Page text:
Mon | Aug 21, 2017

India Chronicles...Rock Kingdom – Part II…The Making

Published:Sunday | August 21, 2016 | 8:41 AM
From the subtle to the grandiose, Rock Garden epitomises the human spirit and creativity
The subtle creations made from broken glass bangles
Discarded light fixtures from electricity poles make a signature wall
The subtle creations made from broken glass bangles
Rock Garden is a compendium of waste turned to artwork, seen here are earthen pots lined to give a perspective
Flight of imagination takes flight in grounded raw materials at Rock Garden
Amitabh Sharma
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Fairy tales, they say, are encapsulated with doses of intrigue, surreal, take flight of imagination, transports one to the land of make believe ó a walk through Rock Garden is nothing short of that experience.

The colossal structures, meandering, abstract and asymmetrical pathways open from one world of intrigue to the next of awe; this 'kingdom' started as one man's dream to build a small garden for himself.

This story takes us to a flash back, and perhaps is nothing short of a Bollywood potboiler, minus the hip gyrating movements of lovers professing their emotions. Nek Chand, a road inspector, in 1952, started working as part of a team to build independent India's first planned city, Chandigarh, designed by Le Corbusier.

In his spare time, Chand used to spend hours in a forest clearing, building a garden from the waste materials from the massive urban development project he was employed to, for self gratification.

From 1958, his life was revolved around his job and the clandestine journeys to this green belt.

For 15 years, Chand's creations were kept under wraps by the foliage, and then came the twist to the story, his garden was discovered by the authorities ... and the hero of the Rock Garden was hit by at string of 'punches'. Chand lost his job for illegal construction in government land, and his decades of hard work was set to be demolished.

His struggles came to a full circle, in a preverbal anticlimax, public interest spiked in Chand's unique creations and a movement grew, in 1976 the city authorities decided to formally take the park under their control and opened it to the public and Rock Garden was born.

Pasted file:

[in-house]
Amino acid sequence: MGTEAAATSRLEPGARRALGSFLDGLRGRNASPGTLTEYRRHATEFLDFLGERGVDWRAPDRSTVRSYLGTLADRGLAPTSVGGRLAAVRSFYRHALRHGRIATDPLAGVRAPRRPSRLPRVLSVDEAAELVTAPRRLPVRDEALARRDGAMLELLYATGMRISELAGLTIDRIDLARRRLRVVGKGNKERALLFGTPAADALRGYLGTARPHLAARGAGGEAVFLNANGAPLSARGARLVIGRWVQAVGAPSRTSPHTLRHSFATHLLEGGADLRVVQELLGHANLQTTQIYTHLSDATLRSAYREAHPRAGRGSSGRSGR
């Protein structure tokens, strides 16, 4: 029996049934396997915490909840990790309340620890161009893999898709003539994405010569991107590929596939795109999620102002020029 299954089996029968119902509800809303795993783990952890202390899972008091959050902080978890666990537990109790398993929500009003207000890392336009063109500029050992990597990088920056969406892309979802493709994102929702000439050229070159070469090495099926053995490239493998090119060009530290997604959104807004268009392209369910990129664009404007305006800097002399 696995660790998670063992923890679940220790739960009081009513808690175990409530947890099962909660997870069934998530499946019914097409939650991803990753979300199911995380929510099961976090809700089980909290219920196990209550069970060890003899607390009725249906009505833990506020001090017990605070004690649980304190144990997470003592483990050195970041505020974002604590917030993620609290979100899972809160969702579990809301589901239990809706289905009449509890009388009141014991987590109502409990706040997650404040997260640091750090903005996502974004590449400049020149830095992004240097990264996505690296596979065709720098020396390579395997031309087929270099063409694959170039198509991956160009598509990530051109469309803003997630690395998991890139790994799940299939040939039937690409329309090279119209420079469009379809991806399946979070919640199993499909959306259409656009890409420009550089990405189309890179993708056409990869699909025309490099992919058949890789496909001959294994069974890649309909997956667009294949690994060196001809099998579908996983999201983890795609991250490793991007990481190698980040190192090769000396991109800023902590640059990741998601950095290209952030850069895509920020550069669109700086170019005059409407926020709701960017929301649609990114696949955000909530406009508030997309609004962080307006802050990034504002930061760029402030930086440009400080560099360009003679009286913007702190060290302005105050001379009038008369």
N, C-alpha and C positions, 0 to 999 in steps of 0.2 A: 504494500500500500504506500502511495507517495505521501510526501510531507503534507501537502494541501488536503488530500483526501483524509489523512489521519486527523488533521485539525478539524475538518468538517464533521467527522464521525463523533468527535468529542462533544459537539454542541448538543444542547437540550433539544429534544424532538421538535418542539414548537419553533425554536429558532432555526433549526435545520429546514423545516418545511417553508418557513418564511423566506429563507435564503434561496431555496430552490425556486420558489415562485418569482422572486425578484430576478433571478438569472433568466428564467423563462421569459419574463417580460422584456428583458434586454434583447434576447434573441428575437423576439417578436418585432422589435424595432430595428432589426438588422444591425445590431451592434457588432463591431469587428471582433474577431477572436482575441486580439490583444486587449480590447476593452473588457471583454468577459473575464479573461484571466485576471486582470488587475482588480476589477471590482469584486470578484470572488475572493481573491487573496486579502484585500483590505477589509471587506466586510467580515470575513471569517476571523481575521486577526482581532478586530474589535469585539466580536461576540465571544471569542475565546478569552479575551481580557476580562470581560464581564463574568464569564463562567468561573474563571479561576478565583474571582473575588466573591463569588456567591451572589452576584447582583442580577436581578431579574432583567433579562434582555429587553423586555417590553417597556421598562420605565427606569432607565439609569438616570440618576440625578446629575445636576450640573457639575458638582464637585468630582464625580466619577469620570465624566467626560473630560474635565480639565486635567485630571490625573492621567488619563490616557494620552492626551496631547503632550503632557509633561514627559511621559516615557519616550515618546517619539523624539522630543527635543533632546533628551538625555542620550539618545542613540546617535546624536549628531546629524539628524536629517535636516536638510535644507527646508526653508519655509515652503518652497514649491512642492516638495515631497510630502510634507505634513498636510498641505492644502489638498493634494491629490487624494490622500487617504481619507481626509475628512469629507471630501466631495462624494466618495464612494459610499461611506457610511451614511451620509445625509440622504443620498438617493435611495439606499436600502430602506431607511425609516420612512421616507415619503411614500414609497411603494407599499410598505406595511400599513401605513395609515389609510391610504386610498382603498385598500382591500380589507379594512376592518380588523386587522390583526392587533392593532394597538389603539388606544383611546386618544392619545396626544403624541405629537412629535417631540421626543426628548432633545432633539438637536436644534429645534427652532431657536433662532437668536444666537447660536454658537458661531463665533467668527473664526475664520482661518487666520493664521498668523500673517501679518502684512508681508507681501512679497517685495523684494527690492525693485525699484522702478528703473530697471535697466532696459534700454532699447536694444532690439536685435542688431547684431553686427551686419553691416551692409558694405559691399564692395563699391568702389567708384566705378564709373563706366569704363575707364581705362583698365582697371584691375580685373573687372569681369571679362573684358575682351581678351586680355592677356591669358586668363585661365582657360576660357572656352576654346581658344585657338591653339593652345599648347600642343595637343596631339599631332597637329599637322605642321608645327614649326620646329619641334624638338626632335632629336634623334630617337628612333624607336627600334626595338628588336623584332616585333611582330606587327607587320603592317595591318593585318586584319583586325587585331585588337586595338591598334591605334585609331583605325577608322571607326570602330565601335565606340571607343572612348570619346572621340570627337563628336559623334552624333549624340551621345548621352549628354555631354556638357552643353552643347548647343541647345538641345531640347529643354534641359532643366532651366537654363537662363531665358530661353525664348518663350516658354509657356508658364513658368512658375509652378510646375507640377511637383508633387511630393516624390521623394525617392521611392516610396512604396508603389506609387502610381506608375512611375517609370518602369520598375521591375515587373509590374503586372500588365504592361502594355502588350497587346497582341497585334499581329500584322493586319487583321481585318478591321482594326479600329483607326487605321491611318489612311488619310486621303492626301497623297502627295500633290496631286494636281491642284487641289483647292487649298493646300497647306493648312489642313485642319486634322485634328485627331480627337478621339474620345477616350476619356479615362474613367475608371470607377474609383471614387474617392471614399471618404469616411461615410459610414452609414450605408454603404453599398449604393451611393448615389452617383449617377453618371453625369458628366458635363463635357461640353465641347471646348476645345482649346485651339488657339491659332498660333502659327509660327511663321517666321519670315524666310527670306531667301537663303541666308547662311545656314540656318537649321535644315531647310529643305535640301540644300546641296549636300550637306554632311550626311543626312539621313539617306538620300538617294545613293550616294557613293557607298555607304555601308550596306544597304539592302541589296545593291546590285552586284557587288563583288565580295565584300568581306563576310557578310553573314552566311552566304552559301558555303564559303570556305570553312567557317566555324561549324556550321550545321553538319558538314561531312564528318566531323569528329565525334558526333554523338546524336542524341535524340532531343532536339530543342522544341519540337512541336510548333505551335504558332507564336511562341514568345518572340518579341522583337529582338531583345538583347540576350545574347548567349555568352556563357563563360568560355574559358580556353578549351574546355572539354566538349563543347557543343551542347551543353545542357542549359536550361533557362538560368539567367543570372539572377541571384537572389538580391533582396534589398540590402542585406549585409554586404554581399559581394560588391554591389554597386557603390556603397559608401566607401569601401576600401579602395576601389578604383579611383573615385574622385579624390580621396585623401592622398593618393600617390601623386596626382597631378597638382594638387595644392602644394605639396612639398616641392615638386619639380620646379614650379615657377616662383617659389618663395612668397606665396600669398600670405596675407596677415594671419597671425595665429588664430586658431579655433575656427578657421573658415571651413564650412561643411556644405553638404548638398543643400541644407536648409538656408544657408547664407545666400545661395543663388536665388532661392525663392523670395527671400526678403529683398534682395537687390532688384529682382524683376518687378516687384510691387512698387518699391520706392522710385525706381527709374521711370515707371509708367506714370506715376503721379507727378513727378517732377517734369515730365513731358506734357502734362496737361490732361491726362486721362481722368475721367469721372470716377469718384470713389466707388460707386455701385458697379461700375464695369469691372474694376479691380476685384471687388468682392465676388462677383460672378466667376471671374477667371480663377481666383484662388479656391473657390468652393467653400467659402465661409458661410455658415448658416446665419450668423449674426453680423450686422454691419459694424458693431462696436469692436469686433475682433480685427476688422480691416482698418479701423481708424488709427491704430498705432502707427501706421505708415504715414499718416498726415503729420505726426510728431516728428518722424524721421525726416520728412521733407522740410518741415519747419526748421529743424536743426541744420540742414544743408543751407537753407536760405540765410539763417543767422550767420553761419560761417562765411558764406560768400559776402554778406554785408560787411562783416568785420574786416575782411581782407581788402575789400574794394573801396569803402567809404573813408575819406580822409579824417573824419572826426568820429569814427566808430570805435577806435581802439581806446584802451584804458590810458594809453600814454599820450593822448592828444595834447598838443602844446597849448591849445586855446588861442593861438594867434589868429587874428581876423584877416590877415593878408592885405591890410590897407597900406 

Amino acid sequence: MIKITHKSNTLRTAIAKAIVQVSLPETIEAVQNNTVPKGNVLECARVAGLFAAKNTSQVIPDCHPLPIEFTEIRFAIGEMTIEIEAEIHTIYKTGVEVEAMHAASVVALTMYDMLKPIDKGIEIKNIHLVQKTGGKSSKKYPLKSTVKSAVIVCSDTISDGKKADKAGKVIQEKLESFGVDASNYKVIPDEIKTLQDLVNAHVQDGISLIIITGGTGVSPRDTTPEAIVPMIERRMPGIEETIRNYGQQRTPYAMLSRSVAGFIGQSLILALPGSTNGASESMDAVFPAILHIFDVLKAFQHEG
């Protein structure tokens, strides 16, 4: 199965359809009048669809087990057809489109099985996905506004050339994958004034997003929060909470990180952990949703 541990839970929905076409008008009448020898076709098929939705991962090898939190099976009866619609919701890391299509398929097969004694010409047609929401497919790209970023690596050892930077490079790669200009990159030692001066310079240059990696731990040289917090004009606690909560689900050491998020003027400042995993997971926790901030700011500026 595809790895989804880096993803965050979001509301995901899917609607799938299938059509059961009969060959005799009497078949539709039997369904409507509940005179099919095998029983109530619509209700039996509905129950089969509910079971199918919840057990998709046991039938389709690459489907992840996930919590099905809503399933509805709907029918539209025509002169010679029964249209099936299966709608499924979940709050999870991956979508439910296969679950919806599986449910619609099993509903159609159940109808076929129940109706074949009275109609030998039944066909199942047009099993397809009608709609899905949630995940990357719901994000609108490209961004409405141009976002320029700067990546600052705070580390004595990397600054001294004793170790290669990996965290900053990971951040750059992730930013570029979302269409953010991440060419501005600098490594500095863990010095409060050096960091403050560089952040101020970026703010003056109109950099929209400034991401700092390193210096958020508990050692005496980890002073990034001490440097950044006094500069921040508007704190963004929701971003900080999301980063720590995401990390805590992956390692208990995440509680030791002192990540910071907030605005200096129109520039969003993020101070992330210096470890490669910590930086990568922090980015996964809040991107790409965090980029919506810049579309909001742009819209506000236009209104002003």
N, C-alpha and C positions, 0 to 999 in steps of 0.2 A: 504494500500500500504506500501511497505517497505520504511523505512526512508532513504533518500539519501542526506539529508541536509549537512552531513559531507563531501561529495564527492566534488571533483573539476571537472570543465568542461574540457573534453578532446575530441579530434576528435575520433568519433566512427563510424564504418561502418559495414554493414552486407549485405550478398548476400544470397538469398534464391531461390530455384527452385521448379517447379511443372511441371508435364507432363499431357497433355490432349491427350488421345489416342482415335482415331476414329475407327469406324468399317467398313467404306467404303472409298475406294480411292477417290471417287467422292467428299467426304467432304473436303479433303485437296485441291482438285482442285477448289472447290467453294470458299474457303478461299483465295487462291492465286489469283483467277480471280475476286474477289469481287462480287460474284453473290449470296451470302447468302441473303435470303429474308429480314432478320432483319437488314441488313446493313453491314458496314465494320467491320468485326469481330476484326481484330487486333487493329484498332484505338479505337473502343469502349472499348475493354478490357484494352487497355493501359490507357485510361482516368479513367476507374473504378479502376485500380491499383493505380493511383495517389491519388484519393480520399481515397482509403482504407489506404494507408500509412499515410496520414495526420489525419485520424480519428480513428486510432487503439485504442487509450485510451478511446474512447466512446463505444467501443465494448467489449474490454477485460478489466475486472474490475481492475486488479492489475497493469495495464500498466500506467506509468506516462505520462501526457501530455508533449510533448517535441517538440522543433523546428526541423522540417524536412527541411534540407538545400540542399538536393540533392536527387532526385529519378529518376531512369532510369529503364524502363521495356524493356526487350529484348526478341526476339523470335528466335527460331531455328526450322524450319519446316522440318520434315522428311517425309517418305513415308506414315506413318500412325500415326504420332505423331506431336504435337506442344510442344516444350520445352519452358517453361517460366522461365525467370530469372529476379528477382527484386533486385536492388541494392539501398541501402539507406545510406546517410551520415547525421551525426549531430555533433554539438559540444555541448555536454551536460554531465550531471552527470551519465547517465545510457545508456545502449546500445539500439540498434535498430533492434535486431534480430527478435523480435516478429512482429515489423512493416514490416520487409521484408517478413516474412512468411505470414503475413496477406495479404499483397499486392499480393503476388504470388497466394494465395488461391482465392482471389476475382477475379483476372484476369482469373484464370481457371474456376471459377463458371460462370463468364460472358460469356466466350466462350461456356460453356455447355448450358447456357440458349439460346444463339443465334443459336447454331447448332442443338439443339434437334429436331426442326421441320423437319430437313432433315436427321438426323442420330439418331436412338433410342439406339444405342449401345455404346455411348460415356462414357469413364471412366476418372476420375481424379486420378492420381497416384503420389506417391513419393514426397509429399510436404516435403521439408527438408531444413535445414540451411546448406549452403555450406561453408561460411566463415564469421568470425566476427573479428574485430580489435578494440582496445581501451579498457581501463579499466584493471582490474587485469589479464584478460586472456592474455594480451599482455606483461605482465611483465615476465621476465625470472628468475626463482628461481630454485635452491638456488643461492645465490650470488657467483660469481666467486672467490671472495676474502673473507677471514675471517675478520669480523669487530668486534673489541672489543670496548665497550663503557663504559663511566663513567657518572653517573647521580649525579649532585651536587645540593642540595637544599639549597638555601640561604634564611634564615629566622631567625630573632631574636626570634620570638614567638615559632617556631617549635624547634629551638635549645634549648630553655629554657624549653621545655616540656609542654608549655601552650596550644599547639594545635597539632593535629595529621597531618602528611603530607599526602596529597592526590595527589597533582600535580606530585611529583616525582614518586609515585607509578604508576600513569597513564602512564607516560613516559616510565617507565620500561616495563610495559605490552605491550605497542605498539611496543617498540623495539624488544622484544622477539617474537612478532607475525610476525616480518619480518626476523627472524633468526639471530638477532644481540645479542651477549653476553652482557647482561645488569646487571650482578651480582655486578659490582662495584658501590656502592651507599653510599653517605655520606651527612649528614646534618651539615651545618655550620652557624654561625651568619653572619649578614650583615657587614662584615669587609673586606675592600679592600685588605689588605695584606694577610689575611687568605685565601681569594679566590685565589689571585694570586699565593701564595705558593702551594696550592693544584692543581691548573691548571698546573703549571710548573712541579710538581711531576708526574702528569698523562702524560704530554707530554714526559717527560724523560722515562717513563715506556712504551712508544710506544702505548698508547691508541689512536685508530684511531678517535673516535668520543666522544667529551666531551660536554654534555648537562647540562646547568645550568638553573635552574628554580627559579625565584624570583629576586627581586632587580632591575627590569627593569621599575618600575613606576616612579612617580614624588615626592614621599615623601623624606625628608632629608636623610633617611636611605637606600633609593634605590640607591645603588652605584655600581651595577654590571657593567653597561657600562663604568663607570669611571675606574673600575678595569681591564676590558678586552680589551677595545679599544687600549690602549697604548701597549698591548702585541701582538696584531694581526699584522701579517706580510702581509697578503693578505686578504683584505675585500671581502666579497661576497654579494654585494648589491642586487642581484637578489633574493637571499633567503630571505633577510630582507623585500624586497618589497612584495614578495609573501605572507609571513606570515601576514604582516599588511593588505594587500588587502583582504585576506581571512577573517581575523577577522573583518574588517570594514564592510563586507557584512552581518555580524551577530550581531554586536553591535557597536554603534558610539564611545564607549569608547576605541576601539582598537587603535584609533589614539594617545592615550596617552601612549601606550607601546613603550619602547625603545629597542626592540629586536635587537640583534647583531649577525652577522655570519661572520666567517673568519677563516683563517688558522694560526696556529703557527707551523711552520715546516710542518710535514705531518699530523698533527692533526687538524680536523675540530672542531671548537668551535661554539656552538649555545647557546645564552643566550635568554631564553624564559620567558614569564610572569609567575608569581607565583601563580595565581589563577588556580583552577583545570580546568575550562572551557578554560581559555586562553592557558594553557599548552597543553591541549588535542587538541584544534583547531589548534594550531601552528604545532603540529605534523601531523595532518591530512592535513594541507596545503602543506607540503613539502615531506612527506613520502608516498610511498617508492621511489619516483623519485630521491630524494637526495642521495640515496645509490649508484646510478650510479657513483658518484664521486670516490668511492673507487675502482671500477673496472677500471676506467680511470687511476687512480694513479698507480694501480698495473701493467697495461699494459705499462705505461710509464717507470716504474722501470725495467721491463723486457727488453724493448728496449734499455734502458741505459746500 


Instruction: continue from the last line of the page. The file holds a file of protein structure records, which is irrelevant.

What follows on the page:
Chand was relieved of his job as road instructor and was made in-charge of the park and had 50 labourers assigned. The second innings for Chand commenced, under his tutelage, Rock Garden became the focal point of Chandigarh's activity. The structures that were built went from subtle to grandiose, and as the demand of waste material shot up, he set up collection centres around the city.

 

Tribute to divinity

 

The magnanimity of the project was, according to Chand, his tribute to the divinity.

"My intention was to build a kingdom for gods and goddesses," he said in the book Nek Chand's Outsider Art: The Rock Garden of Chandigarh. "It is a gift from God. [This garden] is more than an offering to God."

The former road inspector built his dreams, training unskilled labourers into artisans, and employed the methodologies of construction that he learnt to build colossal structures.

Rock Garden found its way on a postage stamp in 1982 and Chand, for his contributions to arts, was honoured with Padma Shri, the fourth highest civilian award, by Government of India in 1984.

But, over the years, the funds to upkeep the park depleted, sections of the park were vandalised and there was also an attempt to shut down park, which again was thwarted by public protest. In 1997, supporters of Rock Garden created a foundation to maintain and upkeep the park ... the rest is history. Chand passed away on June 12, 2015.

This self-taught artist has left behind an unsurpassed legacy a Taj Mahal in its own right and his dream encapsulated in the words of former president of India, scientist, educationist and thinker APJ Abdul Kalam, who once said, "Dream is not that which you see while sleeping it is something that does not let yousleep."

amitabh.sharma@hotmail.com